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Copyright 2002 American Medical Association. All Rights Reserved. Applicable FARS/DFARS Restrictions Apply to Government Use.2002American Medical AssociationThis is an open-access article distributed under the terms of the Creative Commons Attribution License, which permits unrestricted use, distribution, and reproduction in any medium, provided the original work is properly cited.
Several factors contribute to the health of people and communities including economic resources, level of income and education, access to health care, and environmental quality.1 In 1999, approximately 80.2% of Americans lived in urban areas as compared to 19.8% in rural communities.2 While rural and urban America have unique geographic and quality-of-life characteristics, a recent report found that people who live in the most rural (areas with fewer than 10 000 people) and inner-city areas have several things in common: they are more likely to live in poverty, experience higher mortality rates, and have poorer health status than suburban residents.1
Poverty, a major risk factor for poor health outcomes, is more prevalent in inner-city and rural areas than suburban areas. In 1999, 14.3% of rural Americans lived in poverty compared to 11.2% of urban Americans.3 Irrespective of where they live, persons with lower incomes and less education are more likely to report unmet health needs, less likely to have health insurance coverage, and less likely to receive preventive health care. When combined, these variables raise the risk of death across all demographic populations.4 Many of the ills associated with poverty, including lower total household income and a higher number of uninsured residents, are magnified in rural areas.1 In addition, rural communities have fewer hospital beds, physicians, nurses, and specialists per capita as compared to urban residents, as well as increased transportation barriers to access health care.1 The highest death rates for children and young adults are found in the most rural counties, and rural residents see physicians less often and usually later in the course of an illness.1 People in rural America experience higher rates of chronic disease and the health-damaging behaviors associated with them; they are more likely to smoke, to lose teeth, and to experience limitations from chronic health conditions.1 While death rates from homicide are greater in urban areas, mortality rates from unintentional injuries and motor vehicle crashes are disproportionately more common in rural America.1
Health concerns such as violence, mental illness, substance abuse, and environmental issues affect both urban and rural communities, as do serious racial/ethnic health disparities including shorter life expectancy for some population groups. Poor inner-city urban residents often live in overcrowded and inadequate housing, resulting in decreased quality of life and higher rates of respiratory disease, substance abuse, stress, violence, and death from heart disease and cancer.5 While cities have some of the best health care facilities and attract high concentrations of medical professionals, these services are not equally distributed to inner-city areas and many poor urban residents lack access to them. This is due, in part, to a shortage of primary care physicians and cultural barriers in inner cities, as well as lack of insurance and awareness of available health care services by residents in these areas.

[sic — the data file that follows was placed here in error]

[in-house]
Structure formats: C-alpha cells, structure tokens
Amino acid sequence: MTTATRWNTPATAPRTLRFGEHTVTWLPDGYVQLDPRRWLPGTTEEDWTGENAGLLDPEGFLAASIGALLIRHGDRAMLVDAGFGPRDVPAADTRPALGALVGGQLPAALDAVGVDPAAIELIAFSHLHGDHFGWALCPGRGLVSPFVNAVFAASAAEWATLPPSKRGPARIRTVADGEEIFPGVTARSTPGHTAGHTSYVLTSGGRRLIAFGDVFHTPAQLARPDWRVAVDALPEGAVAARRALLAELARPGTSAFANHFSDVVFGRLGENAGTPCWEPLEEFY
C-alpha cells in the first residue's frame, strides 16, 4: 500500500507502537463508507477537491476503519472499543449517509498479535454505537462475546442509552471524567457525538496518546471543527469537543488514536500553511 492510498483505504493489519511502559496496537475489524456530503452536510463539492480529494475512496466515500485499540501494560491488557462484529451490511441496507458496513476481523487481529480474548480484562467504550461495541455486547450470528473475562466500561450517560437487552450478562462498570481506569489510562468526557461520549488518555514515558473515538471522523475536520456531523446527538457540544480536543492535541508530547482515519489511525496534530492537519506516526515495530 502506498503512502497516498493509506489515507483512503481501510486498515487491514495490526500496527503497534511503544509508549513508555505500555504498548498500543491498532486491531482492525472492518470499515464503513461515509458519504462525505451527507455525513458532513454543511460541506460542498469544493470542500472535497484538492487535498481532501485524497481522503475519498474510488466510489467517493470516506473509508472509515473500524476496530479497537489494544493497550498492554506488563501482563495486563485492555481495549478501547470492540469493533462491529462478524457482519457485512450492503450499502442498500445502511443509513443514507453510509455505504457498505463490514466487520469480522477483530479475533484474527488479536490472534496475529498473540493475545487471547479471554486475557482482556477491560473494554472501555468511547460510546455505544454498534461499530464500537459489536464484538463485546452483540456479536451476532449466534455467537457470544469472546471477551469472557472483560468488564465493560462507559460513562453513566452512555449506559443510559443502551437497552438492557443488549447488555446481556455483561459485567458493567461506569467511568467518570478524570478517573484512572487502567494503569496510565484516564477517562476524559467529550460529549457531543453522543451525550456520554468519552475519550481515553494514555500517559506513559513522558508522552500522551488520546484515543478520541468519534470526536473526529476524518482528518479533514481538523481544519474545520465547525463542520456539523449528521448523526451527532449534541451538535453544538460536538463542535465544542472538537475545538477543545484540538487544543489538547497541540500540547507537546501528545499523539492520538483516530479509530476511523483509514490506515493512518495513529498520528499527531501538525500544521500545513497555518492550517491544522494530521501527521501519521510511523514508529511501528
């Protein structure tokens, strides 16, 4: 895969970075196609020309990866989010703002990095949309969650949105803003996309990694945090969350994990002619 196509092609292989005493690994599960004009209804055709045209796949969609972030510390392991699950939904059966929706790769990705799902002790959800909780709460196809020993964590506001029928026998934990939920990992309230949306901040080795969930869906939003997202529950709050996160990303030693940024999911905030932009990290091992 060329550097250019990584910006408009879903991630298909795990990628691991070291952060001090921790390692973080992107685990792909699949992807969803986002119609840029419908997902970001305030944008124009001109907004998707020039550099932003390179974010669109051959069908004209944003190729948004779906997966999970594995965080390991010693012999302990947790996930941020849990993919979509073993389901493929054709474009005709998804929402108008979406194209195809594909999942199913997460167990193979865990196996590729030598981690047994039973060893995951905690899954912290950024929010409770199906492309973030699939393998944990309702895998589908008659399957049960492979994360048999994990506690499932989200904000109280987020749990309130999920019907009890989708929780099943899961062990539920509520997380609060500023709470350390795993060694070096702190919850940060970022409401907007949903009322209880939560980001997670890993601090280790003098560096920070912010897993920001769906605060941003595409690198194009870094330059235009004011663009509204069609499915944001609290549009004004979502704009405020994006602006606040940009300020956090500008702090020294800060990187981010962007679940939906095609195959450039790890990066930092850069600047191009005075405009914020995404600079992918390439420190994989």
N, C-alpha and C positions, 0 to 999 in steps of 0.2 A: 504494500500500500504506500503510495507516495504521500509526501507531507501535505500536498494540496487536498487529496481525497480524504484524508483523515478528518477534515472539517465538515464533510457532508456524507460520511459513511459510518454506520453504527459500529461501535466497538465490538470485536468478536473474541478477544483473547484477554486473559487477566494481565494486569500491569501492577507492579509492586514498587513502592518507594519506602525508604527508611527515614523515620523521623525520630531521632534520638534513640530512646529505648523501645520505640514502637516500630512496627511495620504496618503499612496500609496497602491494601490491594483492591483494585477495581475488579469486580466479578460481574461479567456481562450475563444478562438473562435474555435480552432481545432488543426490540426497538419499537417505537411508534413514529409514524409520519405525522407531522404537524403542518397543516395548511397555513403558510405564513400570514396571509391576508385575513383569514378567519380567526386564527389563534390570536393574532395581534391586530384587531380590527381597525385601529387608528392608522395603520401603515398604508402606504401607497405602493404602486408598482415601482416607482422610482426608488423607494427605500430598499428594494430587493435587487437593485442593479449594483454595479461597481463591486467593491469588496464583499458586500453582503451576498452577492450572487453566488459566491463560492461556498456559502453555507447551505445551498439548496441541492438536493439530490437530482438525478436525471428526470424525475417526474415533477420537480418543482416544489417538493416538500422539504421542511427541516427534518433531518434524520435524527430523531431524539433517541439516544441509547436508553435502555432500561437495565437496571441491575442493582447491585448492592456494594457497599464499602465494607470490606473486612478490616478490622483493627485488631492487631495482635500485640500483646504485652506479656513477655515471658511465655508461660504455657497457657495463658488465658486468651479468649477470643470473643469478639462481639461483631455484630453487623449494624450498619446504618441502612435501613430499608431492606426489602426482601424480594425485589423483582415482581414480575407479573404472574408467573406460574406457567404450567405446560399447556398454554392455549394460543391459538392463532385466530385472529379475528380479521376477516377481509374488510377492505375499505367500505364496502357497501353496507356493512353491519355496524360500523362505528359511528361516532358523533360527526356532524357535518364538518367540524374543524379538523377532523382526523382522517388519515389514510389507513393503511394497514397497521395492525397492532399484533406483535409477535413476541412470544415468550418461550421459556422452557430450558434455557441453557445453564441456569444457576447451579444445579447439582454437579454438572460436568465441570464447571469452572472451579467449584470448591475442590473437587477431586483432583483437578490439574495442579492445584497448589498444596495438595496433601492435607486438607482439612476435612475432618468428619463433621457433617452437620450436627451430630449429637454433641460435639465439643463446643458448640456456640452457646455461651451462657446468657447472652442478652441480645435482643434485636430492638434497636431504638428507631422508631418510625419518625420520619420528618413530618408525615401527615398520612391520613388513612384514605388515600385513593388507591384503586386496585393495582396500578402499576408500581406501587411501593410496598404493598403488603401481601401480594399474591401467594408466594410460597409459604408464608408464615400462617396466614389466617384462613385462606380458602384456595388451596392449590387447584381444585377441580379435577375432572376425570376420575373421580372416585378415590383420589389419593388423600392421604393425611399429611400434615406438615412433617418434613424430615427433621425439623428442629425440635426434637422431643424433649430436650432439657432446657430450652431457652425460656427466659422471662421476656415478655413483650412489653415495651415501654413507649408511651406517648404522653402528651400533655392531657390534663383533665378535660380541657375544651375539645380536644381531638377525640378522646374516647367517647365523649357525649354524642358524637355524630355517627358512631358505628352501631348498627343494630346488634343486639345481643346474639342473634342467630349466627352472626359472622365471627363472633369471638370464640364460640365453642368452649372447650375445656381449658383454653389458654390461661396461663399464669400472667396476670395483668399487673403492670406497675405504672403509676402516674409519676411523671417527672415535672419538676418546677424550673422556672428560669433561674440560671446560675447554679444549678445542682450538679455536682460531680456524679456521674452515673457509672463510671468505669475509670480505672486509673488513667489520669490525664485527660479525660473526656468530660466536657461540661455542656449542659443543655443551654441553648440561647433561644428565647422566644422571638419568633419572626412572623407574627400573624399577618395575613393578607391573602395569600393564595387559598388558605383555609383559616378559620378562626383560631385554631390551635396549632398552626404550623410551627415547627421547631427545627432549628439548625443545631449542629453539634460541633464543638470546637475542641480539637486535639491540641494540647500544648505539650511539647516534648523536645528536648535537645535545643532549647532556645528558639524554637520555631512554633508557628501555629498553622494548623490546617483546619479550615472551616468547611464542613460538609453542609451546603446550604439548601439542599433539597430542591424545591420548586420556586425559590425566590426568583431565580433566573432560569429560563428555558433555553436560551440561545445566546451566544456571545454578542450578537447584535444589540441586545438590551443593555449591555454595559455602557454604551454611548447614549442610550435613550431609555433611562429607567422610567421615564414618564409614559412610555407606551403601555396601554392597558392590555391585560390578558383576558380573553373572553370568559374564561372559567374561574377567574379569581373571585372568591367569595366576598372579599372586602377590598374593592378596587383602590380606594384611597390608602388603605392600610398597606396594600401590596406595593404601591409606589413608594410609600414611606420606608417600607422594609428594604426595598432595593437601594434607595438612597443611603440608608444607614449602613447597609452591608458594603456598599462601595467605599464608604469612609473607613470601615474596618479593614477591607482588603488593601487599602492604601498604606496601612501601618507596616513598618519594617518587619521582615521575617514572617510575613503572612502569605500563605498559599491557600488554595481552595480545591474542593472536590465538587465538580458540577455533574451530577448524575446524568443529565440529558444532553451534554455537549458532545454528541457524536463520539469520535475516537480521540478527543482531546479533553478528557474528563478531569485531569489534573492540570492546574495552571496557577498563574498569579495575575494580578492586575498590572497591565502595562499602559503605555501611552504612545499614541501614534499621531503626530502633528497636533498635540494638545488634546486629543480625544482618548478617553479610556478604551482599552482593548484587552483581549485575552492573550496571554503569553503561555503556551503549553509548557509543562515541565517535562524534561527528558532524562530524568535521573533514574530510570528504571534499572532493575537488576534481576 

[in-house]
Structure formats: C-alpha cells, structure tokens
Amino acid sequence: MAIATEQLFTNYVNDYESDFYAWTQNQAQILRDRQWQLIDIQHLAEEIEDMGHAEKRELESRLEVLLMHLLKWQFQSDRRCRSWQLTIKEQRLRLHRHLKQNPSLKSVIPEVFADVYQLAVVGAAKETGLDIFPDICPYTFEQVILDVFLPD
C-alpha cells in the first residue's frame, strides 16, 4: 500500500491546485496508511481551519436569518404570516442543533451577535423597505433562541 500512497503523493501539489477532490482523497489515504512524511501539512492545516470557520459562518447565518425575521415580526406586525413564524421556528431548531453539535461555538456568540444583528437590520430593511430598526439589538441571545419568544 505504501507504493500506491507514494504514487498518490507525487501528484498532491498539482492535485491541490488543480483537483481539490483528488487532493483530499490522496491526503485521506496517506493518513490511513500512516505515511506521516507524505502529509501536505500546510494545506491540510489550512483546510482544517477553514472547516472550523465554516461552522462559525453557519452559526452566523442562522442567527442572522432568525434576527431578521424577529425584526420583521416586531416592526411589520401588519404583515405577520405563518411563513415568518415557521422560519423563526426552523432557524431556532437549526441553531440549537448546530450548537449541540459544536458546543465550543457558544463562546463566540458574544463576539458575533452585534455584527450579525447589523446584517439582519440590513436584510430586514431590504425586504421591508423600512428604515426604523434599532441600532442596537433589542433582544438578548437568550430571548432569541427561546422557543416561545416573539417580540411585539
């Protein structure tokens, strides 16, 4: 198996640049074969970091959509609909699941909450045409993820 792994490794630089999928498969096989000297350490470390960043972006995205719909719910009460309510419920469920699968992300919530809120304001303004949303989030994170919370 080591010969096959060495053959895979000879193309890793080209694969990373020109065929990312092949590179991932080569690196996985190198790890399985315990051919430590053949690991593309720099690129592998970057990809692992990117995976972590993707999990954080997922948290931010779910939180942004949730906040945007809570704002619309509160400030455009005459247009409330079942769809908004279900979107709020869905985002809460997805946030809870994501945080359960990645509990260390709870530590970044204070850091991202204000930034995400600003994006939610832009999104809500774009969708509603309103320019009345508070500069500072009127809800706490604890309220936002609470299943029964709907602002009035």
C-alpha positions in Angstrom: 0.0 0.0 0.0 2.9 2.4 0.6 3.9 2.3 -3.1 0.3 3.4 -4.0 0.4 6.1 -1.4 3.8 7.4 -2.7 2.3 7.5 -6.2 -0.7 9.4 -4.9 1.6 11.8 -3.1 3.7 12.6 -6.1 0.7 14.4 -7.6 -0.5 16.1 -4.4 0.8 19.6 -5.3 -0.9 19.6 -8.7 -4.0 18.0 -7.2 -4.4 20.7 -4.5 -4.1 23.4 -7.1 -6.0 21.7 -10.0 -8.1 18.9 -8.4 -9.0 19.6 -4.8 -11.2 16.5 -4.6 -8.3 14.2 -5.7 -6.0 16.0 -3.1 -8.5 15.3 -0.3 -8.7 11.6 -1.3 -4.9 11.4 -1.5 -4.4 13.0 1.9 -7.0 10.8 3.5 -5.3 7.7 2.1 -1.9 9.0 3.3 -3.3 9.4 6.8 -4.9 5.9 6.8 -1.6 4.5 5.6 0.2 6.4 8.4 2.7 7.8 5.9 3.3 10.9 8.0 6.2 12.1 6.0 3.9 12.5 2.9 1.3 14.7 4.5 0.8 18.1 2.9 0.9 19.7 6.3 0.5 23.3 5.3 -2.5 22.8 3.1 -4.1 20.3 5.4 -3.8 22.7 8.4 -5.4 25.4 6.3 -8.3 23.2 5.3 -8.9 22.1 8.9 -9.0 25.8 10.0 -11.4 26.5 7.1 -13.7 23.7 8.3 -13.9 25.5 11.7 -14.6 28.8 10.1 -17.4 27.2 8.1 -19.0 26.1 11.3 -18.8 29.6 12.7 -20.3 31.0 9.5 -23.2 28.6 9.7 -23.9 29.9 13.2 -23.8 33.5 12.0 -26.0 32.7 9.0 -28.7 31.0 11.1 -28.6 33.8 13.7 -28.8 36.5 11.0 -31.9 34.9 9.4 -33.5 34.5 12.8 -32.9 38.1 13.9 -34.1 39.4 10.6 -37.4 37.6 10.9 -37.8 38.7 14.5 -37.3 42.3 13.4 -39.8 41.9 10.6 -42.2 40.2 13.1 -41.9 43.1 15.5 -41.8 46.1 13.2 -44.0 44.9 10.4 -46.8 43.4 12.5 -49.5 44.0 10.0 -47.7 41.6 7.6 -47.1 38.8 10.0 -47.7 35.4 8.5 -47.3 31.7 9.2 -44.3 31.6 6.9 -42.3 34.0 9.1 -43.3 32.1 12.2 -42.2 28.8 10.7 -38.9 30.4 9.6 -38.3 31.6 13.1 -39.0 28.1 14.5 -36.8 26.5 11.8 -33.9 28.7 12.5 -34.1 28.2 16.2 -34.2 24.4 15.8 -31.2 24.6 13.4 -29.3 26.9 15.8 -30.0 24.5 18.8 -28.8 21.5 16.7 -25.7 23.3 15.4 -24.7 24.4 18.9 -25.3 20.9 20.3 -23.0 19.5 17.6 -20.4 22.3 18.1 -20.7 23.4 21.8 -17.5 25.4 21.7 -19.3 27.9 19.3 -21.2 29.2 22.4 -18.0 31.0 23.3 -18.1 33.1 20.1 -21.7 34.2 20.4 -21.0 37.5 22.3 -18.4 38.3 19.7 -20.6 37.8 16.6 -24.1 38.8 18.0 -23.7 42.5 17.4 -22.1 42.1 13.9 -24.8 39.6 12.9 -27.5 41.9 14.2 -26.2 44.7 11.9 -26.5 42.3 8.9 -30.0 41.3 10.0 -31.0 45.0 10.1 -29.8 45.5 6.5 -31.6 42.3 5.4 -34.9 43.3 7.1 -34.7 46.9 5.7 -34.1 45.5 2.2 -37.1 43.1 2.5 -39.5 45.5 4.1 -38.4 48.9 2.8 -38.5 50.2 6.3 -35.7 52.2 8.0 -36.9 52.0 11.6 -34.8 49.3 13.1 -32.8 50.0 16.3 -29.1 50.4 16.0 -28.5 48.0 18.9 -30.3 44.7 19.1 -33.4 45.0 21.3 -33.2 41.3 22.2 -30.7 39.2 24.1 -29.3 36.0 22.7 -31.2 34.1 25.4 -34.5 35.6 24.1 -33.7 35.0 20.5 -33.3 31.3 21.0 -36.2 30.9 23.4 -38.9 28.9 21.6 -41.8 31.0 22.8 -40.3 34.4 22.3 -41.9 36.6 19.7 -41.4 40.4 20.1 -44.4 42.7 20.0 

A top priority for the US Department of Health and Human Services (DHHS) is to eliminate health disparities across racial/ethnic groups, sex, age, and geographic location. To achieve this goal, the public health infrastructure must be strengthened. Collaboration between government and private sector agencies is essential to address issues related to health, education, employment, housing, and transportation. Many health programs and initiatives are under way including the establishment of a DHHS Rural Task Force to strengthen existing department programs, enhance state health service delivery systems, and foster telemedicine. The National Health Service Corps increases access to primary care services for people in rural and inner-city communities through the recruitment and retention of community-responsive, culturally competent primary care clinicians. The National Institutes of Health supports research on a broad spectrum of rural and urban health concerns. The US Centers for Disease Control and Prevention recently published an epidemiologic report of urban and rural health statistics providing a framework for building future interventions and policies.1
The relative scarcity of health resources in rural areas and limited access to them in the poorest parts of large cities is a problem that continues to affect the health of these communities. Efforts to increase access to health care, enhance educational, economic and occupational opportunities, improve housing and transportation, emphasize disease prevention at the individual and community levels, and strengthen social supports should improve health for all Americans in the 21st century irrespective of where they may live.
Blumenthal SJ, Kagen J. The Effects of Socioeconomic Status on Health in Rural and Urban America. JAMA. 2002;287(1):109. doi:10.1001/jama.287.1.109-JMS0102-3-1